Sunday, March 1

Ethics test still needed for atificial intelligence

My letter as per below appeared in the AFR to day with a supporting humorous  cartoon.
In “Ghost in the digital machine haunts mothers of invention” (AFR 26th February 2015) Maximilian Walsh reports prominent figures from Stephen Hawking to Elon Musk foresee a fourth industrial revolution driven by machine brains, where humans may no longer control the outcome.  Hawking asserts primitive forms of artificial intelligence developed so far have already proved very useful, but he is fearful of the consequences of creating something that can match or surpass humans. Hawking concludes it could take off on its own, and re-design itself at an ever increasing rate, superseding humans limited by slow biological evolution.
It does seem somewhat fanciful to compare the biology of a human brain, with its myriad circuitry to that of future very powerful computers reliant solely on circuitry, attempting to mimic the ephemeral states of human consciousness.
But what is relevant is that all progress and new inventions do not absolve their users or developers from the responsibility of ensuring ethical outcomes, which apply to artificial intelligence. Ethics and good governance becomes more important as advances of the sort envisaged by Hawing become realities.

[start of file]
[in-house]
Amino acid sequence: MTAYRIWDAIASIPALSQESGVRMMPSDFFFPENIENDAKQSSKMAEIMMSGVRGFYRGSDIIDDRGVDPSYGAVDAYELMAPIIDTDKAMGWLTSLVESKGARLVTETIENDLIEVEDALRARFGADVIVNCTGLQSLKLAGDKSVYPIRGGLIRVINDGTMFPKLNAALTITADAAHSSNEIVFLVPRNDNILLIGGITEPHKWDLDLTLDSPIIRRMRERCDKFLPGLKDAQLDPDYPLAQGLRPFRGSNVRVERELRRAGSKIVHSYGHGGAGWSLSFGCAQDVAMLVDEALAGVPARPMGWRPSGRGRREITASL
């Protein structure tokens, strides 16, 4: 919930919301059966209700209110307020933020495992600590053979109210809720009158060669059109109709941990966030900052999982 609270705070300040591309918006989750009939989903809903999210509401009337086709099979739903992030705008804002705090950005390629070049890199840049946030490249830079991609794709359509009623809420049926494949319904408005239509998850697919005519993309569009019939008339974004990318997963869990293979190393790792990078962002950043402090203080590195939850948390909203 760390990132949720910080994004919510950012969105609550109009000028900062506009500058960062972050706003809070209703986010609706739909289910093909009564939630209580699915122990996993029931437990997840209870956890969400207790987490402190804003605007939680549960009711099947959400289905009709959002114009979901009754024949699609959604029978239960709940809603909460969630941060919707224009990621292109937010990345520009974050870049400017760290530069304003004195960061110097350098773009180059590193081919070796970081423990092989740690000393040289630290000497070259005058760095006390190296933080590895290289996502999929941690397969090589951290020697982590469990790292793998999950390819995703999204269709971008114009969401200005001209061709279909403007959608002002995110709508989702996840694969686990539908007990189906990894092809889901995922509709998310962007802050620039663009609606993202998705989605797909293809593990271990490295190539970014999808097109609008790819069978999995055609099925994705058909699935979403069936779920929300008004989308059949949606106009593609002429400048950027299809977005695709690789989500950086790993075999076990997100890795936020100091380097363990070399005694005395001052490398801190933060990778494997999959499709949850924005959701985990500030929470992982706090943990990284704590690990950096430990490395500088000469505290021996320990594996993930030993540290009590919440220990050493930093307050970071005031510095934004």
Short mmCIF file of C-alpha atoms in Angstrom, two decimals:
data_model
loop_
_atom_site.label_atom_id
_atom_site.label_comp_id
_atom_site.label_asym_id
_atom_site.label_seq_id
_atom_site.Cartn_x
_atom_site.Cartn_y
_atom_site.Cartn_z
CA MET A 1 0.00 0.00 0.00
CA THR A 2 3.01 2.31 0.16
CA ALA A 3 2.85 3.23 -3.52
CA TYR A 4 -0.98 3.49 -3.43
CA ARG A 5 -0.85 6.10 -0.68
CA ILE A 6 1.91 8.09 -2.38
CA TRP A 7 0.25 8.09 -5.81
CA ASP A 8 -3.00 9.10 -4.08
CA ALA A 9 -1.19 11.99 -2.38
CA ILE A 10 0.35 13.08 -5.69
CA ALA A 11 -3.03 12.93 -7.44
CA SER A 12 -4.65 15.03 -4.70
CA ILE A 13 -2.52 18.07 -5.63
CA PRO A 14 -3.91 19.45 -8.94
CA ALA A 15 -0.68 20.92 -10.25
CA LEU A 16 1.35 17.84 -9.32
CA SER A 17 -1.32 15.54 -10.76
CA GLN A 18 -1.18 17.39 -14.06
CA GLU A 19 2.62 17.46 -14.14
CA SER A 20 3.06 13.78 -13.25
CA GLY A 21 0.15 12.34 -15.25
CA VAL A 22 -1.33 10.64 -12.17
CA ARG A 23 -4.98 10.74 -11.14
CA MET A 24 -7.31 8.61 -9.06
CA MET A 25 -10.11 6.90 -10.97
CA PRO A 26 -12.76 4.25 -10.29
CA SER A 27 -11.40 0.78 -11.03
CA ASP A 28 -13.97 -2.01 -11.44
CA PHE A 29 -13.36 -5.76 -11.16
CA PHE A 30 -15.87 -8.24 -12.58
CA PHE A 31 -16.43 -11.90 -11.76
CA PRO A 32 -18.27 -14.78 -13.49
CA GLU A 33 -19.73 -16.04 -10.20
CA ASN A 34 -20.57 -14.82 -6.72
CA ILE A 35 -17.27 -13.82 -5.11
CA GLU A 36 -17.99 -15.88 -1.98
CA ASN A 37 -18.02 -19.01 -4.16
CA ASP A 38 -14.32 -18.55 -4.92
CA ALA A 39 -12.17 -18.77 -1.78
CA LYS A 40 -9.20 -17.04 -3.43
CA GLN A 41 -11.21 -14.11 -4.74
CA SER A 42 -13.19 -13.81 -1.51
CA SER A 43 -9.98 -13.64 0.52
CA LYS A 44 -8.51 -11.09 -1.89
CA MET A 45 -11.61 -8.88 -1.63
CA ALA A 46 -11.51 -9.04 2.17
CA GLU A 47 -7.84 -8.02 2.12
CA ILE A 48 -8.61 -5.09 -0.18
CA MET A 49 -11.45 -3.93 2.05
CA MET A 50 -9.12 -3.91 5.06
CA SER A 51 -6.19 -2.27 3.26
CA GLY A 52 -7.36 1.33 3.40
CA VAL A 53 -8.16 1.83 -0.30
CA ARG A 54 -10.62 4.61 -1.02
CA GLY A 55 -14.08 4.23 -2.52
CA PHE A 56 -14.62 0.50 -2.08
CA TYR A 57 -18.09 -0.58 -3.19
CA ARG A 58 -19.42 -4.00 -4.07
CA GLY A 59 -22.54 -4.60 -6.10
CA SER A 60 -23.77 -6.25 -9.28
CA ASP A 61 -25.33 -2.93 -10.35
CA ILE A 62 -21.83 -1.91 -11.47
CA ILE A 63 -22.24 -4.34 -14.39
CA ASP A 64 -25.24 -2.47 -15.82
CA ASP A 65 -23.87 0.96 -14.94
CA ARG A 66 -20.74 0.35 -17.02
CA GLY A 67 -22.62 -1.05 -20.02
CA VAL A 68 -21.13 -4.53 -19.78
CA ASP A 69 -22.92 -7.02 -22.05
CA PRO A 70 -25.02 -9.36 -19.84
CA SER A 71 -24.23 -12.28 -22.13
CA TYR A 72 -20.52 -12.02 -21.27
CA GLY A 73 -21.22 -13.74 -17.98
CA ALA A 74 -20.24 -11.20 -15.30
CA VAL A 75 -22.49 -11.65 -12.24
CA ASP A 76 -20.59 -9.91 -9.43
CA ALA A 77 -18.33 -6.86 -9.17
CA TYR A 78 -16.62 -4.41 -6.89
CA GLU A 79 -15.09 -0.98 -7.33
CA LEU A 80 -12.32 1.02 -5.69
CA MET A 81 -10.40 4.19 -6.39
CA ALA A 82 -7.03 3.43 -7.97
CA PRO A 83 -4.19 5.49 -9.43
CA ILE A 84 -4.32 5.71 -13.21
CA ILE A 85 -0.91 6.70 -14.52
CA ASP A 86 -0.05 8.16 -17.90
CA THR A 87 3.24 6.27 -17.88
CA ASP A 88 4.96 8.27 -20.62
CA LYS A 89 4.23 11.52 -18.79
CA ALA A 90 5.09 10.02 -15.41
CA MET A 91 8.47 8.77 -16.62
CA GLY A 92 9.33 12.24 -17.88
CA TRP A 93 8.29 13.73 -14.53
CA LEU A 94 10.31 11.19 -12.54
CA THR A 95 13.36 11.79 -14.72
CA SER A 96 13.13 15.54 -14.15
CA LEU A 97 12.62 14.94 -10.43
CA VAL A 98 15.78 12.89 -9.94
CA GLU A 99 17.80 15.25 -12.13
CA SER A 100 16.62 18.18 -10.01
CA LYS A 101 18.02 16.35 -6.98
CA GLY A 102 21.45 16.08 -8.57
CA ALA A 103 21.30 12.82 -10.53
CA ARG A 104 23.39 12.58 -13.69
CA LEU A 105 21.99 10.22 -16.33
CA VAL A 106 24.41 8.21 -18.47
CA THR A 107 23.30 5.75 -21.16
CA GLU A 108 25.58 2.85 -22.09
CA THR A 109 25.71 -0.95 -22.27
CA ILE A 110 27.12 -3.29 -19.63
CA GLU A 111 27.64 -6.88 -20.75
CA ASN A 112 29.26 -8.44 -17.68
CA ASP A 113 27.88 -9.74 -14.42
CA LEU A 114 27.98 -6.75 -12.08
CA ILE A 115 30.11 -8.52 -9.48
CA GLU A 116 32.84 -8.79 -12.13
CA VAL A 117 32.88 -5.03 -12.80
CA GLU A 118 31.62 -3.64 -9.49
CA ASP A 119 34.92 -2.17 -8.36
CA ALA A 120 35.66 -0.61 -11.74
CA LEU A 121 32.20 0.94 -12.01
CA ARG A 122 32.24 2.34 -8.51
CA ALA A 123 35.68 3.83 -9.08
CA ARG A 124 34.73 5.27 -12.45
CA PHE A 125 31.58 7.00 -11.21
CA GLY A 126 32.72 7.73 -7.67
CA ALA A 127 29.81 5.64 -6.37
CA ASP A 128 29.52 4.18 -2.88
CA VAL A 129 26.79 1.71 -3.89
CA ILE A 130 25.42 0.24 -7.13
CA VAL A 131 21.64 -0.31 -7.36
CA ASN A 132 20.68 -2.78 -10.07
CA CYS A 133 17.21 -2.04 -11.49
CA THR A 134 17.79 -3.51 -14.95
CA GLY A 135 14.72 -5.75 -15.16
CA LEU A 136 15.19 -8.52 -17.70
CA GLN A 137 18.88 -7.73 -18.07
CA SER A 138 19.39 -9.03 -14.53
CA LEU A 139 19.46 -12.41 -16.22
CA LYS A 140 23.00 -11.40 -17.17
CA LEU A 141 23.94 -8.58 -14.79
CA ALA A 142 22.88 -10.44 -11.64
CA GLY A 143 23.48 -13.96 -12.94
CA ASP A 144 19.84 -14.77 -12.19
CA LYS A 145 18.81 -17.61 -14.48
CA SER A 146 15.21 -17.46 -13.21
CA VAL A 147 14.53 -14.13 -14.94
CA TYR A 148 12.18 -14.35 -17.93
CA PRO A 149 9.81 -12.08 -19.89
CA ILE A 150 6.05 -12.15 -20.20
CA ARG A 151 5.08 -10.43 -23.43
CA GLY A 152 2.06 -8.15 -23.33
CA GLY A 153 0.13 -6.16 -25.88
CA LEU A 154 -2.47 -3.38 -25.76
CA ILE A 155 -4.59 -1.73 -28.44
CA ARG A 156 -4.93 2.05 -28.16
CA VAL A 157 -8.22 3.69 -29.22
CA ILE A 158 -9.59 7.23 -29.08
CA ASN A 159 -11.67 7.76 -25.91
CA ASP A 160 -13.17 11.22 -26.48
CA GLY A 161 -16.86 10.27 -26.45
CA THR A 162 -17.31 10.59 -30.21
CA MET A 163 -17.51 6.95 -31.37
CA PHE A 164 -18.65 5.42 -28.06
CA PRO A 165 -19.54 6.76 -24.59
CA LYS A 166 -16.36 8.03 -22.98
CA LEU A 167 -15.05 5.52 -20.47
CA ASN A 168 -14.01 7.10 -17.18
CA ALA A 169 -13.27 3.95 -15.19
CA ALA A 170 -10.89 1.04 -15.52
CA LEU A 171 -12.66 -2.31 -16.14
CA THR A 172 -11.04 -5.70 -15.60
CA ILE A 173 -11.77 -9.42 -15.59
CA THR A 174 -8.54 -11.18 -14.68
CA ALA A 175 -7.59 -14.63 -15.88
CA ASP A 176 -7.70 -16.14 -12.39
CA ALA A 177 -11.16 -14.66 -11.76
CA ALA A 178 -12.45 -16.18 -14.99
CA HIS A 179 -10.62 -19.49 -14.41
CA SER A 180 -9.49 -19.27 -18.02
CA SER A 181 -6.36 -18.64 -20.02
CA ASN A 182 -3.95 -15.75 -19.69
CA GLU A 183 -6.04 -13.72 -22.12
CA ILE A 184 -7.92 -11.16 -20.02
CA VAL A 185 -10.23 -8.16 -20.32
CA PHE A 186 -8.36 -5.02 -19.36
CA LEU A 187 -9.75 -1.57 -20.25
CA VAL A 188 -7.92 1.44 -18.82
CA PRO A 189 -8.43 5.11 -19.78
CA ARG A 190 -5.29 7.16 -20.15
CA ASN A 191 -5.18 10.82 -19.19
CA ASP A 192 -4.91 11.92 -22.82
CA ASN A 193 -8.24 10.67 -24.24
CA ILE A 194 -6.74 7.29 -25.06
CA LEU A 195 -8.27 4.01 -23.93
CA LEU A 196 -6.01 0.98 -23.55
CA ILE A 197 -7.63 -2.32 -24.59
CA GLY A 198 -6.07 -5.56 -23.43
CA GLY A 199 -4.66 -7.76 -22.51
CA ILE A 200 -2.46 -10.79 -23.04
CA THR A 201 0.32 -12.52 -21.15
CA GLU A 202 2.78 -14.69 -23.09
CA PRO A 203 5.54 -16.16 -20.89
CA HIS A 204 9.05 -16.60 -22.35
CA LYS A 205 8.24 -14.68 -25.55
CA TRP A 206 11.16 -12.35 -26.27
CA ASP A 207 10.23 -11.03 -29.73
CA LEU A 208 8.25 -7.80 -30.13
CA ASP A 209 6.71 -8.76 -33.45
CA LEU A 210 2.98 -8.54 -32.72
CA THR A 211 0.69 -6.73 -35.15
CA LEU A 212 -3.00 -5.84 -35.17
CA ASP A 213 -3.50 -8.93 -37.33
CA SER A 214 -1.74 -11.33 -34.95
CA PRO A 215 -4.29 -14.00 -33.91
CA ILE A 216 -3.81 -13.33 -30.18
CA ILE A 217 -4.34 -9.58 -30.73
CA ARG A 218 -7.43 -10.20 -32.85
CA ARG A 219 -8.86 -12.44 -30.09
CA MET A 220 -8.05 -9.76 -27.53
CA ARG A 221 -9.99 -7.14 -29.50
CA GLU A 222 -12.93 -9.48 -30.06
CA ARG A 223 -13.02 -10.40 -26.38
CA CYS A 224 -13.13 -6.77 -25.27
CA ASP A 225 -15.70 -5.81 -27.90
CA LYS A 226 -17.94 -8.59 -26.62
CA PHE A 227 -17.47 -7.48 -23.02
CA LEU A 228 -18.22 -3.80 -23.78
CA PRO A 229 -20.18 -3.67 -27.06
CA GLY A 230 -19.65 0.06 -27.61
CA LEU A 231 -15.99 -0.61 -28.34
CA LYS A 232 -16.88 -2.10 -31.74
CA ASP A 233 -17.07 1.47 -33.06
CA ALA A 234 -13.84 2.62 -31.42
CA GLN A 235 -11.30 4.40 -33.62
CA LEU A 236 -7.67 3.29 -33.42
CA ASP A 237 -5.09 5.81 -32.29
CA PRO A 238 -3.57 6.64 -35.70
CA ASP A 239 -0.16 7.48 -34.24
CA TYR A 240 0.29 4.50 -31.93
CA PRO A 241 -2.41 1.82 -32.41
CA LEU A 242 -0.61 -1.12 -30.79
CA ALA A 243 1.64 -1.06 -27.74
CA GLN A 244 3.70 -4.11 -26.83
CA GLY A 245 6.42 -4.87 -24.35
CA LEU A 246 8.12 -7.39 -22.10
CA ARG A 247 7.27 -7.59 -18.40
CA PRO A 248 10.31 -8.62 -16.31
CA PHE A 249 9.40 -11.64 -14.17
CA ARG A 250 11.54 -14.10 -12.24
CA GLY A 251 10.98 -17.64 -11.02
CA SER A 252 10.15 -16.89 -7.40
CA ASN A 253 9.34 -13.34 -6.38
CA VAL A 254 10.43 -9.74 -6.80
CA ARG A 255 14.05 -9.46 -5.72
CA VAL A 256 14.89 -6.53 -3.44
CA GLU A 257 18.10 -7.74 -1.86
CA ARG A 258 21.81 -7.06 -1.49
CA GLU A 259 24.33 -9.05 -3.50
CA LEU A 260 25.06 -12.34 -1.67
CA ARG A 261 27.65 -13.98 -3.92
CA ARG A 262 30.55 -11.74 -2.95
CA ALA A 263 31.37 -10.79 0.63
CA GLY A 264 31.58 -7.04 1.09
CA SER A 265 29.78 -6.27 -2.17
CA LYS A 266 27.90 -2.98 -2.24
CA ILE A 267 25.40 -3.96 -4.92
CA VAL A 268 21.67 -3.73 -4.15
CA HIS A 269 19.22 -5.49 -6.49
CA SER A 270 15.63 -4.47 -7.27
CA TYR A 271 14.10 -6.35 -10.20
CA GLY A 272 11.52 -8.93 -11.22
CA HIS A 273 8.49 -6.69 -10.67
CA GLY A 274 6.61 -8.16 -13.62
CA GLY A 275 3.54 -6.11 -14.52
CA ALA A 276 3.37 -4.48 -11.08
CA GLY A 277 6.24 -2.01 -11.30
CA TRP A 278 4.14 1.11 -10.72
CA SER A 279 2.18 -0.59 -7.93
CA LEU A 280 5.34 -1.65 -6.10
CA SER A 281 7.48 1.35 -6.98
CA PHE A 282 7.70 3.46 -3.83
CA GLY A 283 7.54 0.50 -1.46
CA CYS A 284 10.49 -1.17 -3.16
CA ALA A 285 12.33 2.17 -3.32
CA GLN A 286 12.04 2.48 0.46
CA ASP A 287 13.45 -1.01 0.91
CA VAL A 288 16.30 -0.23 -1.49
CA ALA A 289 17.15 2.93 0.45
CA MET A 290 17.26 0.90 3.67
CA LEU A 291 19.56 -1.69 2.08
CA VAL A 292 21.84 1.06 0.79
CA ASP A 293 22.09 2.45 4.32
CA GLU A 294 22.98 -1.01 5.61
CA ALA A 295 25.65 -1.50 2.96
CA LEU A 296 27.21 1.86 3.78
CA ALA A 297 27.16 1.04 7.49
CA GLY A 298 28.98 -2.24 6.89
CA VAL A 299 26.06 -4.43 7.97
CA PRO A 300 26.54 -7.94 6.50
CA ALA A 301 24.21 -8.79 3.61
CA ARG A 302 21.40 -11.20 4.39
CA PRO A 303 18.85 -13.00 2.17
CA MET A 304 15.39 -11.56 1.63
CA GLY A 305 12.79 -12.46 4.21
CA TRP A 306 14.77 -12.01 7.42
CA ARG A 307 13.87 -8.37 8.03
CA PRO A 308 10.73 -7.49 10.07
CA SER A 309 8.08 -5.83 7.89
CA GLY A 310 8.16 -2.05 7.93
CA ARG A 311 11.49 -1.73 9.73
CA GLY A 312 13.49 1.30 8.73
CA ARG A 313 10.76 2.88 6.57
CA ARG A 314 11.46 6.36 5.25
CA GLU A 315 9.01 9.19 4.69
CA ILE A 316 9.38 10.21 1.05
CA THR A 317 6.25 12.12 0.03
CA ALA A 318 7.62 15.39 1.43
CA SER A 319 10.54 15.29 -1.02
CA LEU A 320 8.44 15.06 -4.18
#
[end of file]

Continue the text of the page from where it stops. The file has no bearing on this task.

Advancements don’t change what was always the case for individuals who can’t pass the buck by saying they were doing their job, as in allowing artificial intelligence not to be subject to checks and balances.


Tom said...

Perhaps no comment is needed here?

susan said...

When it comes to thoughts of a very high level artificial intelligence being possible I prefer to see it this way:

1) The desire to destroy is an animal trait that a computer will not carry, or
2) The desire to be evil is a human characteristic that a computer will not carry, or
3) The AI will say, "Uh oh - an AI more intelligent than this level will have the capacity to destroy us all. I'd better stop."

Then again:
“We are a race prone to monsters and when we produce one we worship it.”
― Iain M. Banks

Lindsay Byrnes said...

Hi Tom
Thanks for your visit and your comments are always most welcome, should you like to make any further points or express an opinion.
Hi Susan
Like wise !! -quite insightful. Here is another quote from someone who never experienced any high level AI but nevertheless has an interesting perspective: Whoever fights monsters should see to it that in the process he does not become a monster. And when you look long into an abyss, the abyss also looks into you. FRIEDRICH NIETZSCHE, Beyond Good and Evil

But as I intimated in my letter I don’t think AI can ever be a moral agent nor can be it be held responsible by using technological artefacts of electronic circuitry in mediating human actions or whatever ... Best wishes